Four new publications, stretching from provincial Belarus to Vladivostok, look askance at social existence. The more crudity and/or banality it manifests, the more self-reliance comes to the fore.
Two new releases from FFM originate in Moscow and Kiev. A couple of solo performers travel parallel trajectories from self-doubt to a less disconcerting state, somewhere on the edge of aspiration.
Moscow's Anton Maskeliade has published recordings of his "Street Studio," in which passers-by are invited to perform whatever they want. These levels of social optimism are not widely shared.
An air of social disappointment hangs over these recordings, made primarily in Saint Petersburg. As adult experience appears to offer little, the importance of prior cultural landmarks only starts to grow.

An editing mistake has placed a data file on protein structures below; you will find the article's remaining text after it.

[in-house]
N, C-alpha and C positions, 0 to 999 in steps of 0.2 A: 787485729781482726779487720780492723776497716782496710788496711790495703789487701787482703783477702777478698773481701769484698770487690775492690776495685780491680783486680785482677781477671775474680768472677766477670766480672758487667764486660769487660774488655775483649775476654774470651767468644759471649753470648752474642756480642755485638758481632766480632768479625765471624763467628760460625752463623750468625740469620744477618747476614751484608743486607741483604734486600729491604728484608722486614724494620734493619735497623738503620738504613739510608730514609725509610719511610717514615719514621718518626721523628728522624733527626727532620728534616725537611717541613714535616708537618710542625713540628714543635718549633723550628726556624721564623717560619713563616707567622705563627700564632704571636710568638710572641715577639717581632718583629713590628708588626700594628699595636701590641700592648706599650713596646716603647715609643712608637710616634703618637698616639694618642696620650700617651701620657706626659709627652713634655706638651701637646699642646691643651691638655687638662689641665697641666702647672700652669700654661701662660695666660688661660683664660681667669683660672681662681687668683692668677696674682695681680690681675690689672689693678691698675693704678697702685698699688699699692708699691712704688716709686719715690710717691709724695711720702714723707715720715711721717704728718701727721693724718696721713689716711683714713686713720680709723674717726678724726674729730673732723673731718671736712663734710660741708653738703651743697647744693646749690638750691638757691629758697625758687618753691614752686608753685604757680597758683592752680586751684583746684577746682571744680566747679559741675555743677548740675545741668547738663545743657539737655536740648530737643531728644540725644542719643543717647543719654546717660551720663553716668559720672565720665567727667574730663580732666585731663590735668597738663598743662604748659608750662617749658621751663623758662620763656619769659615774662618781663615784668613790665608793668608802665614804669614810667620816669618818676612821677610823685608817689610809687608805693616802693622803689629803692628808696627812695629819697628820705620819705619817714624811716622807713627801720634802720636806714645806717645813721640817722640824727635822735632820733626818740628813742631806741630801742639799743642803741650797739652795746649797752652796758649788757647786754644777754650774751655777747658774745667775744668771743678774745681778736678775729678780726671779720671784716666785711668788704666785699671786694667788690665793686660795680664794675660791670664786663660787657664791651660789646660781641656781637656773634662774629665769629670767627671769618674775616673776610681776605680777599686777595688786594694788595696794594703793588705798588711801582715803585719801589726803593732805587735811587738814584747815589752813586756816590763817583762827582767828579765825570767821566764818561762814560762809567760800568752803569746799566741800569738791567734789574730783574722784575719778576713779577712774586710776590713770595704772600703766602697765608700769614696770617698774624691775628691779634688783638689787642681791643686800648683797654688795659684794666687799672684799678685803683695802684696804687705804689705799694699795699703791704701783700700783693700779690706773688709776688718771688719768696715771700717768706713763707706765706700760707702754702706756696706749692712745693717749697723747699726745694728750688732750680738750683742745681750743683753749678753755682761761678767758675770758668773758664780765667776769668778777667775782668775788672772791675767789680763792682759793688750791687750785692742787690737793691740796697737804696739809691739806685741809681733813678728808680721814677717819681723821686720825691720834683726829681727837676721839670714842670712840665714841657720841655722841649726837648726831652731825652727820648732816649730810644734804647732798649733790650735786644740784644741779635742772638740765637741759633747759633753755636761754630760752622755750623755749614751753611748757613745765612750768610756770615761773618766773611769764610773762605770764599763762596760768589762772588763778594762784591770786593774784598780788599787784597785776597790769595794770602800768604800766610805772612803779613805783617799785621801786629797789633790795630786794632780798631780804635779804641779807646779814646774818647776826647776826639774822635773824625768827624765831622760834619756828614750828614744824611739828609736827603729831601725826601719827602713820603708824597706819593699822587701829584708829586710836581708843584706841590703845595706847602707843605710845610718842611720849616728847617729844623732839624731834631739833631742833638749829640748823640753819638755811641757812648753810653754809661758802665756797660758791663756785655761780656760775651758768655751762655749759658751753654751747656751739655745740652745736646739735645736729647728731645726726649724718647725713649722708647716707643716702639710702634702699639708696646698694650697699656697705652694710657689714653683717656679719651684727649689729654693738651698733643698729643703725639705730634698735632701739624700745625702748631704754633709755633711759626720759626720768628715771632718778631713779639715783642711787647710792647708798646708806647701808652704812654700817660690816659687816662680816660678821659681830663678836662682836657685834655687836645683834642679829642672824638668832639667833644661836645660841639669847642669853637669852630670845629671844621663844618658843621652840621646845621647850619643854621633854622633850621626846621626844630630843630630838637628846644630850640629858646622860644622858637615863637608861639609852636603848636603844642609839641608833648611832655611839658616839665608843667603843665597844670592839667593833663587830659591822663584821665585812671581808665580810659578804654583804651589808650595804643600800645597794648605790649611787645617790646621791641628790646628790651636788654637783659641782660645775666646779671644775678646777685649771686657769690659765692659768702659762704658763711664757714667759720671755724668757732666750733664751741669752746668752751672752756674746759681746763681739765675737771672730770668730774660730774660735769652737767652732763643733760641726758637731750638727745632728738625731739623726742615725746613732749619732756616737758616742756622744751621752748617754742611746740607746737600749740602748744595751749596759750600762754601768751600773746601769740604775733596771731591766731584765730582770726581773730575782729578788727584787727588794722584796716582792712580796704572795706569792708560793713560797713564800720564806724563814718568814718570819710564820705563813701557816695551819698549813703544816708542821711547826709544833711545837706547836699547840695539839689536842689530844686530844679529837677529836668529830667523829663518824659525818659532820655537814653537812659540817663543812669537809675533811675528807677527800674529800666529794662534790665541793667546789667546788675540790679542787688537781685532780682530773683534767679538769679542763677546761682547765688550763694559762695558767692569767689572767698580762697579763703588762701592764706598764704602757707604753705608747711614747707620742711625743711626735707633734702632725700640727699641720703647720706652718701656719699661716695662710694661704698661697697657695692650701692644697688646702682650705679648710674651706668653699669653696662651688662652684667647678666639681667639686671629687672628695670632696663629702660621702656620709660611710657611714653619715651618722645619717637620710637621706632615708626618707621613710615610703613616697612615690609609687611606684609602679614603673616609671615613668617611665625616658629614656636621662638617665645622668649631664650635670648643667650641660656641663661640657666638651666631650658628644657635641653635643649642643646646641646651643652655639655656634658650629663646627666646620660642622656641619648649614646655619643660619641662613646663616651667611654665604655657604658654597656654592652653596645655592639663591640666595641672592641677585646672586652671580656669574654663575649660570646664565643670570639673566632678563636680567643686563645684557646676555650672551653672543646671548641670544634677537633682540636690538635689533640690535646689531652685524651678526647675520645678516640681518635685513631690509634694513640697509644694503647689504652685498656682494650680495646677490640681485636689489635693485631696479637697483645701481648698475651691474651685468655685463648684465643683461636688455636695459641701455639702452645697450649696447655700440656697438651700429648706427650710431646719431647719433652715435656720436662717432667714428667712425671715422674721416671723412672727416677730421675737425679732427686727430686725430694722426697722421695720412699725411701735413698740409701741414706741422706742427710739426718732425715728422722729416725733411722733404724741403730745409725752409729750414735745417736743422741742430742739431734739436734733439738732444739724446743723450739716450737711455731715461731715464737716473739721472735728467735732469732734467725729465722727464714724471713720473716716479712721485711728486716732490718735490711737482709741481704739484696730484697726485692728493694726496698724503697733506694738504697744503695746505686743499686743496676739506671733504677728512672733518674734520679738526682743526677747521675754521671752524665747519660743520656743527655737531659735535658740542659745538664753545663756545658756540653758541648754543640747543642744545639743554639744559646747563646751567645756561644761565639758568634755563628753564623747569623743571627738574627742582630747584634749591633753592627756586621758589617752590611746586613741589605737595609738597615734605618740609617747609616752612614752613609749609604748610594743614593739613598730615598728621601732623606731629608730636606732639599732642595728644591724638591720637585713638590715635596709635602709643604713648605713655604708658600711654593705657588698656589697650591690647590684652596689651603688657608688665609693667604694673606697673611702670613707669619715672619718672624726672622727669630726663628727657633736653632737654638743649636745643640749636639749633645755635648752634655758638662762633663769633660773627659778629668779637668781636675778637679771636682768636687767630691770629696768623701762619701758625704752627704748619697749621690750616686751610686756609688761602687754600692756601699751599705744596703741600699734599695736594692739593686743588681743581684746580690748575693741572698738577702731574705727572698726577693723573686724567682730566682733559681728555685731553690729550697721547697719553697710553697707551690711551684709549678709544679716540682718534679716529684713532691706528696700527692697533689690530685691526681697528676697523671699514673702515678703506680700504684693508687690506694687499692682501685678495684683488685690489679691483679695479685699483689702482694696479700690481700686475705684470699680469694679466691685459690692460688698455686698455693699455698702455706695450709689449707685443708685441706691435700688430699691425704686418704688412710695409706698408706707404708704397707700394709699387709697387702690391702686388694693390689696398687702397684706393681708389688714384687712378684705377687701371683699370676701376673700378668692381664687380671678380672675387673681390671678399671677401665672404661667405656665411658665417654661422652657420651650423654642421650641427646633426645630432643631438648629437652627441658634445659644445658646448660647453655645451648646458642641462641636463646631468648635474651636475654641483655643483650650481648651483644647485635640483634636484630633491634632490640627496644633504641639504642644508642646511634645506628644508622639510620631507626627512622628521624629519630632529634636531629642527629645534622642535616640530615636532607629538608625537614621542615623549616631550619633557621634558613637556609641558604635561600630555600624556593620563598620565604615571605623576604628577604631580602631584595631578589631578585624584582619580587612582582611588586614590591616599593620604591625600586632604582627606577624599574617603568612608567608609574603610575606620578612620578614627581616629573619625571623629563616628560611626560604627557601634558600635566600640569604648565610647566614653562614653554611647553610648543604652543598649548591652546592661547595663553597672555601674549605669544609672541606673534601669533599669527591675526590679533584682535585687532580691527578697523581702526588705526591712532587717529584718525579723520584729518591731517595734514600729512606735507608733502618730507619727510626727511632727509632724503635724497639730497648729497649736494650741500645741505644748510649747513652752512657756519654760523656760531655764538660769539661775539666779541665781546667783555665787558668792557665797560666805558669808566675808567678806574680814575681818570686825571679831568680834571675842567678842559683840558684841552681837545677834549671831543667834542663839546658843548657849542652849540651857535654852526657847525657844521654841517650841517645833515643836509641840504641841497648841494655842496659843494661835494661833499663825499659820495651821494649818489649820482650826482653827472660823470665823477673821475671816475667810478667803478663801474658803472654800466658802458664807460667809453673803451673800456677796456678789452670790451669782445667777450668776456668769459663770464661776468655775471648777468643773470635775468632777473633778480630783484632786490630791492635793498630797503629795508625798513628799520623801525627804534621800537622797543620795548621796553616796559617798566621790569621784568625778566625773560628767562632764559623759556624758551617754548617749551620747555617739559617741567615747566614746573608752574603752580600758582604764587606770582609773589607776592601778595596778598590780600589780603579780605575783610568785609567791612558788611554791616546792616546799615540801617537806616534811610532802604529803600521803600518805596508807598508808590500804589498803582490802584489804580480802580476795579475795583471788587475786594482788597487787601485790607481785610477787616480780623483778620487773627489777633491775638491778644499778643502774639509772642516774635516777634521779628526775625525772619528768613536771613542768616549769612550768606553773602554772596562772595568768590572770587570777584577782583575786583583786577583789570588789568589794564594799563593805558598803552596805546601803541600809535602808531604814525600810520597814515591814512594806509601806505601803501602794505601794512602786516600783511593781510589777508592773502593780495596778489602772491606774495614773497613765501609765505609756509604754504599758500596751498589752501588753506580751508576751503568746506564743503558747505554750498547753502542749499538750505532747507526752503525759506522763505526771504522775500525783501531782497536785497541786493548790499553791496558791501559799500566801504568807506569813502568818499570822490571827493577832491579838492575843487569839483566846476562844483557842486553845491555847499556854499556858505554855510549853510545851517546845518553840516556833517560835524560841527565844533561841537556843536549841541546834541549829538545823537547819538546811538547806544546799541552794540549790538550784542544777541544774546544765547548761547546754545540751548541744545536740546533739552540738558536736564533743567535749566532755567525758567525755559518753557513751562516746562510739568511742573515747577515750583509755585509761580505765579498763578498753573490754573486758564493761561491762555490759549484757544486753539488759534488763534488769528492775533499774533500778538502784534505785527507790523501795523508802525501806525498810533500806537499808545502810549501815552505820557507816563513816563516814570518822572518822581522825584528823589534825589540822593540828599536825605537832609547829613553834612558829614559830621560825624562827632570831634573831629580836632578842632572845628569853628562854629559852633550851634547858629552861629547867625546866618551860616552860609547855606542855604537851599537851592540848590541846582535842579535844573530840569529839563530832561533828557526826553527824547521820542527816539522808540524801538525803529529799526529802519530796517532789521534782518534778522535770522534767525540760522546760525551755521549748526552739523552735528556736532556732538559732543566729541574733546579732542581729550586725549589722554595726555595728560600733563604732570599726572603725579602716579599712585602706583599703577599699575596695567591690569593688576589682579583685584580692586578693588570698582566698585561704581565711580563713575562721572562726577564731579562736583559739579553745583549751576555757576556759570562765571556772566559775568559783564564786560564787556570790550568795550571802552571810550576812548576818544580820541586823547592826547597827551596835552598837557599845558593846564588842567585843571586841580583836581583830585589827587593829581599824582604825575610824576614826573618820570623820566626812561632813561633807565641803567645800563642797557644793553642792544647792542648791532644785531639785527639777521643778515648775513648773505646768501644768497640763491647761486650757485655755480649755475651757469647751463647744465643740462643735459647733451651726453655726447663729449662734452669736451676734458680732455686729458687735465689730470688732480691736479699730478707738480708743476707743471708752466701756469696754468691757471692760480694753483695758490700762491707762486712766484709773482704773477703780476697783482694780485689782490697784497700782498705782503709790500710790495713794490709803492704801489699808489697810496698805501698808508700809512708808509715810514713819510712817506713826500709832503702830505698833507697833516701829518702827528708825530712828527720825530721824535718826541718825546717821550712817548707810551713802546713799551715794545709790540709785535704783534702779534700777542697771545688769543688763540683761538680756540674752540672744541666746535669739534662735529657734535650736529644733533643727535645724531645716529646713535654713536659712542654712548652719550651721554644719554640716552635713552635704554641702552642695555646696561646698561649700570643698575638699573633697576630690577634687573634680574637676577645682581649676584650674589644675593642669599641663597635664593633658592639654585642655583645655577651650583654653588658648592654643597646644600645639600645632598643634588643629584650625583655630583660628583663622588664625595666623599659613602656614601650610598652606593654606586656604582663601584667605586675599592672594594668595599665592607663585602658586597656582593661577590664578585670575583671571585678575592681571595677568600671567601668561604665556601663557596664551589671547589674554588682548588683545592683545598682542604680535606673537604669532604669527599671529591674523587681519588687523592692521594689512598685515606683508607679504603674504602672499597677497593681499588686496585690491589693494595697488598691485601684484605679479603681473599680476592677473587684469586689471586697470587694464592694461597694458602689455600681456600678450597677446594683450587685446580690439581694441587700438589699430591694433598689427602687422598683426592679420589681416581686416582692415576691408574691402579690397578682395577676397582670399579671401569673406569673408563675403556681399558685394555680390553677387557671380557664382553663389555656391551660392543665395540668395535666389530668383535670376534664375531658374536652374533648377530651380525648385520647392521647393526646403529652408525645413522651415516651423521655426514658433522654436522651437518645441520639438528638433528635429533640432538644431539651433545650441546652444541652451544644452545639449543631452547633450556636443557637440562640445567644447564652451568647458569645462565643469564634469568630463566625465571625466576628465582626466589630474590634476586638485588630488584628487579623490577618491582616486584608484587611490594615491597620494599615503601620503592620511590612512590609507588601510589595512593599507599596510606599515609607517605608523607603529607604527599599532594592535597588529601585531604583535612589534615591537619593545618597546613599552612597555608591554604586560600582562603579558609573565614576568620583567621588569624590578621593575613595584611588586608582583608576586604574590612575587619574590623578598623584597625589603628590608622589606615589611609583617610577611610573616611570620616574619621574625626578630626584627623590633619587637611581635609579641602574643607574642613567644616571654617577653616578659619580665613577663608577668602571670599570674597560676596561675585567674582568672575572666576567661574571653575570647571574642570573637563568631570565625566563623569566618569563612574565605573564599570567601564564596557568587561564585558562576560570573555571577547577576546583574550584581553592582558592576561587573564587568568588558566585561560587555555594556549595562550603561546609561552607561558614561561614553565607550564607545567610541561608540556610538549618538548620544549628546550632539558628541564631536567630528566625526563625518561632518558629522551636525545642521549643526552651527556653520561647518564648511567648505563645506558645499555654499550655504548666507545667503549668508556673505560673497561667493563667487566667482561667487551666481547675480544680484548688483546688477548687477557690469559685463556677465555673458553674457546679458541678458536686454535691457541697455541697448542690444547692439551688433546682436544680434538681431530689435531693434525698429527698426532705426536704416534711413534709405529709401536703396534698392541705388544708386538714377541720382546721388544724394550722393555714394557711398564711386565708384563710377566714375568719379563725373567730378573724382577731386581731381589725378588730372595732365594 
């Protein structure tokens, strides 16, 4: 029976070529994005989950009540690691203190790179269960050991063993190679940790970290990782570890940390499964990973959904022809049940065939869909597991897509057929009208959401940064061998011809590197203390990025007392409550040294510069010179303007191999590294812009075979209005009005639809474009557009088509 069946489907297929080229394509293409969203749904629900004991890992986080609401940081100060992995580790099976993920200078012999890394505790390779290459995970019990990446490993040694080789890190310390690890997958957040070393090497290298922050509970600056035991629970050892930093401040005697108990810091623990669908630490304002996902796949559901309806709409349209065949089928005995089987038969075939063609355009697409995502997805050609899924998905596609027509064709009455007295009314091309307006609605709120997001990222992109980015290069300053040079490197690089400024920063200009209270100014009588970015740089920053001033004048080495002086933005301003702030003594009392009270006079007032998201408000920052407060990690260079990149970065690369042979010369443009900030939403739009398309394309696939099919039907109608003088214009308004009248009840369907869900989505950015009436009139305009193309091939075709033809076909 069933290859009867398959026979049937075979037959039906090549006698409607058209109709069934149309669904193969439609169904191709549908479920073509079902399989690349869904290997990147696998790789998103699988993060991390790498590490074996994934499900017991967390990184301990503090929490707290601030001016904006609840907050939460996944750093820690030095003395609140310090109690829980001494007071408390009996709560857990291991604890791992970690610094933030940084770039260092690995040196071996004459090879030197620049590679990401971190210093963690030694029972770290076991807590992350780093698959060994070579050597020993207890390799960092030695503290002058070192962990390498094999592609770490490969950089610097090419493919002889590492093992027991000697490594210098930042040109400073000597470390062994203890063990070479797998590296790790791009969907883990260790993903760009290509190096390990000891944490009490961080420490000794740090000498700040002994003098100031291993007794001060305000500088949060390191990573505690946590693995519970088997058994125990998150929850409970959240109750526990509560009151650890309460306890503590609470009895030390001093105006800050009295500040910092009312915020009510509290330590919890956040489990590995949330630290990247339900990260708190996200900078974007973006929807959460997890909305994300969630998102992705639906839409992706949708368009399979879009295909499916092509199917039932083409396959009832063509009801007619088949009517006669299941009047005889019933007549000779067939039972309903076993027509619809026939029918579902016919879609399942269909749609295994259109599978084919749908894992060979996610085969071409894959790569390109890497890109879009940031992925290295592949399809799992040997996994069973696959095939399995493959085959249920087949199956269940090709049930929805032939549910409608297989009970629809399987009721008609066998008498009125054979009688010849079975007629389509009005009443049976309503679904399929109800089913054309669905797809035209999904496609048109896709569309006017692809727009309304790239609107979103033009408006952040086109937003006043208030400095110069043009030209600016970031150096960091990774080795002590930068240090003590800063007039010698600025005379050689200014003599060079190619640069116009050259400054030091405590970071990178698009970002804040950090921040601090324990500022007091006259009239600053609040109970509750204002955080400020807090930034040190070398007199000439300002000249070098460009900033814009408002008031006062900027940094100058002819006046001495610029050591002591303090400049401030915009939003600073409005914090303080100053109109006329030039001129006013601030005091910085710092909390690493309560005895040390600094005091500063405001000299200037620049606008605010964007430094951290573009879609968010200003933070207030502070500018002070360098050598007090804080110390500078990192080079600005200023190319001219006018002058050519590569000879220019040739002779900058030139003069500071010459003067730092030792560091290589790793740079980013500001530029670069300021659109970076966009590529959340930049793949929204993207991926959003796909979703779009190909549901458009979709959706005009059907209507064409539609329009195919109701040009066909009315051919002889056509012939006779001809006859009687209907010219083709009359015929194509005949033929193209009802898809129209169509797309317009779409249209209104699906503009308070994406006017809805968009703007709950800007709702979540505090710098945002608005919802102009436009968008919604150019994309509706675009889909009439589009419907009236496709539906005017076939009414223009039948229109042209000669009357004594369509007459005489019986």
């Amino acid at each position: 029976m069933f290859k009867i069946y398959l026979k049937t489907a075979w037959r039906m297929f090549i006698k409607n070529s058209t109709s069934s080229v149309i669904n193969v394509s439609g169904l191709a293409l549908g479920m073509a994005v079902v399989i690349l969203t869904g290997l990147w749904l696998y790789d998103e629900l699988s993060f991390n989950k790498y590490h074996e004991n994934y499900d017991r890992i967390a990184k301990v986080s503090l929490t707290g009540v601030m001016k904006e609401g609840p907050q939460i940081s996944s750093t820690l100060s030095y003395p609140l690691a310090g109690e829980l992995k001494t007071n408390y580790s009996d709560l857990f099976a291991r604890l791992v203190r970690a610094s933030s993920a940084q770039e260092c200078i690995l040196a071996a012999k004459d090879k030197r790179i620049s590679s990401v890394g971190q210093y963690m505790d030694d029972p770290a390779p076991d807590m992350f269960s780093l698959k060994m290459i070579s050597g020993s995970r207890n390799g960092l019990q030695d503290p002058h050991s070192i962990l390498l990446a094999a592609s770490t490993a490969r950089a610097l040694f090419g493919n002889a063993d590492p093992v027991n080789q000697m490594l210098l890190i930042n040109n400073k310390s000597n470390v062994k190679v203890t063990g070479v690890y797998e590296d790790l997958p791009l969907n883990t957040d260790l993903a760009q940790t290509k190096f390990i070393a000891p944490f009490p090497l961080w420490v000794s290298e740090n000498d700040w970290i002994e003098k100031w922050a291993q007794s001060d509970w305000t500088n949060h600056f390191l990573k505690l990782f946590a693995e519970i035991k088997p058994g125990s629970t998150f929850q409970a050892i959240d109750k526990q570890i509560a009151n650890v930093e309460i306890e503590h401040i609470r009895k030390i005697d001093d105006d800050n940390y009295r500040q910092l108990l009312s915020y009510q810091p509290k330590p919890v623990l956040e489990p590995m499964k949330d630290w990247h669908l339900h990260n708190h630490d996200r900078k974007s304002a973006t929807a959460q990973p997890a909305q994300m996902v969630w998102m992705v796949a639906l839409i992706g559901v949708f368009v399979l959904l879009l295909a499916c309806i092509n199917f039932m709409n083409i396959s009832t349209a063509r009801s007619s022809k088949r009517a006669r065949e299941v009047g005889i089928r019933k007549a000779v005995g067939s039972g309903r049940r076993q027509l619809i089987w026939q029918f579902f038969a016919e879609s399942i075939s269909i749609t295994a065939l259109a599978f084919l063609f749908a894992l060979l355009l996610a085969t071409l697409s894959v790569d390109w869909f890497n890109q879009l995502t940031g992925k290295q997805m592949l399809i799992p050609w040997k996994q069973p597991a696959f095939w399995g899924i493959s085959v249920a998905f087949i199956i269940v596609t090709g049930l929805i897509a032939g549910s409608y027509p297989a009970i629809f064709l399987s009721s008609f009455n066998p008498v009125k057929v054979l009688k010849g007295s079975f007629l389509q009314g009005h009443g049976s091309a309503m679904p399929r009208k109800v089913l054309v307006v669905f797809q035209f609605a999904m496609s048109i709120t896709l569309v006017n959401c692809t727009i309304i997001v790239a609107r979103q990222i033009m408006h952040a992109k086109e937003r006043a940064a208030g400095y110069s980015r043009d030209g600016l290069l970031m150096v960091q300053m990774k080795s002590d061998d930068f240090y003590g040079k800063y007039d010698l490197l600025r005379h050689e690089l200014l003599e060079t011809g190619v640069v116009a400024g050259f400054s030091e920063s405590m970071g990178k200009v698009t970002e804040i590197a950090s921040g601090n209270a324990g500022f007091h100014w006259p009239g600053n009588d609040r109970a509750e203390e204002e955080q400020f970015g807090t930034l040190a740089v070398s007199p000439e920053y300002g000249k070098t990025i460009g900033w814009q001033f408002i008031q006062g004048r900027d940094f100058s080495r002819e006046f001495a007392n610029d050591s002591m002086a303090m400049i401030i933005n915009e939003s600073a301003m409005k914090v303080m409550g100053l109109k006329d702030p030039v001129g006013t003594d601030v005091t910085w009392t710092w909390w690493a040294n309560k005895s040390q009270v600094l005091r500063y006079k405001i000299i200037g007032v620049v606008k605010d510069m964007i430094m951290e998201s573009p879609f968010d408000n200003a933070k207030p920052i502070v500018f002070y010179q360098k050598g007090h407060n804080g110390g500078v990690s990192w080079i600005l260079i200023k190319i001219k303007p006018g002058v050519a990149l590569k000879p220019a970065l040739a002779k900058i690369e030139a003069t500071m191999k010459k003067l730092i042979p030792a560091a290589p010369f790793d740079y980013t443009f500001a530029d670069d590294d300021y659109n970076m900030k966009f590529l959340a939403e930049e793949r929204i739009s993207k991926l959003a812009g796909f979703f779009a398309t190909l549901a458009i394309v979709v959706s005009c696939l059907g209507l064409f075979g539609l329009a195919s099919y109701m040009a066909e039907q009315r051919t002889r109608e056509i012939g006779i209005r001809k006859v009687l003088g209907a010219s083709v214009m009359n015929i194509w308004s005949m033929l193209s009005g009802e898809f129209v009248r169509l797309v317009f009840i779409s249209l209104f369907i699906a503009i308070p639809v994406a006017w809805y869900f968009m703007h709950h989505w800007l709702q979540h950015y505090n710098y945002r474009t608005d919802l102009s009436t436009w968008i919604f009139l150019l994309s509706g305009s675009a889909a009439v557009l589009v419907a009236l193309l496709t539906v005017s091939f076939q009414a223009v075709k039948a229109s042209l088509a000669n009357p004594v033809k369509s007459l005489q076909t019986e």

All the way from Rome to Moscow and Sochi, four new electronic recordings look askance at social convention. Some respite from tedium is found in a number of absurdist or even "terrorist" tactics
Kobra are a young and promising trio from Saint Petersburg: Pavel Doronin, Denis Korobeinikov, and vocalist Anna Lichko. Their first collaboration together evokes a specifically northern fantasy.
The thirty-ninth release from FFM Records was both conceived and recorded in Saint Petersburg. Four brief songs speak to the ongoing, even counter-productive effort needed to keep aspirations alive.
New dancefloor offerings from Russia and Estonia struggle with viable forms of optimism. "Escapism" becomes less a matter of hedonism and more a conscious response to unsatisfying actuality.
The Los Angeles label Not Not Fun has just published a compilation of six female electronic artists. Resident in both Russia and Ukraine, they offer a peaceful, creative alternative to recent events.
As the Subwise label in Saint Petersburg releases a new compilation album, celebrating ongoing success in the North, a new project emerges from Surgut. Both foreground the value of joint effort.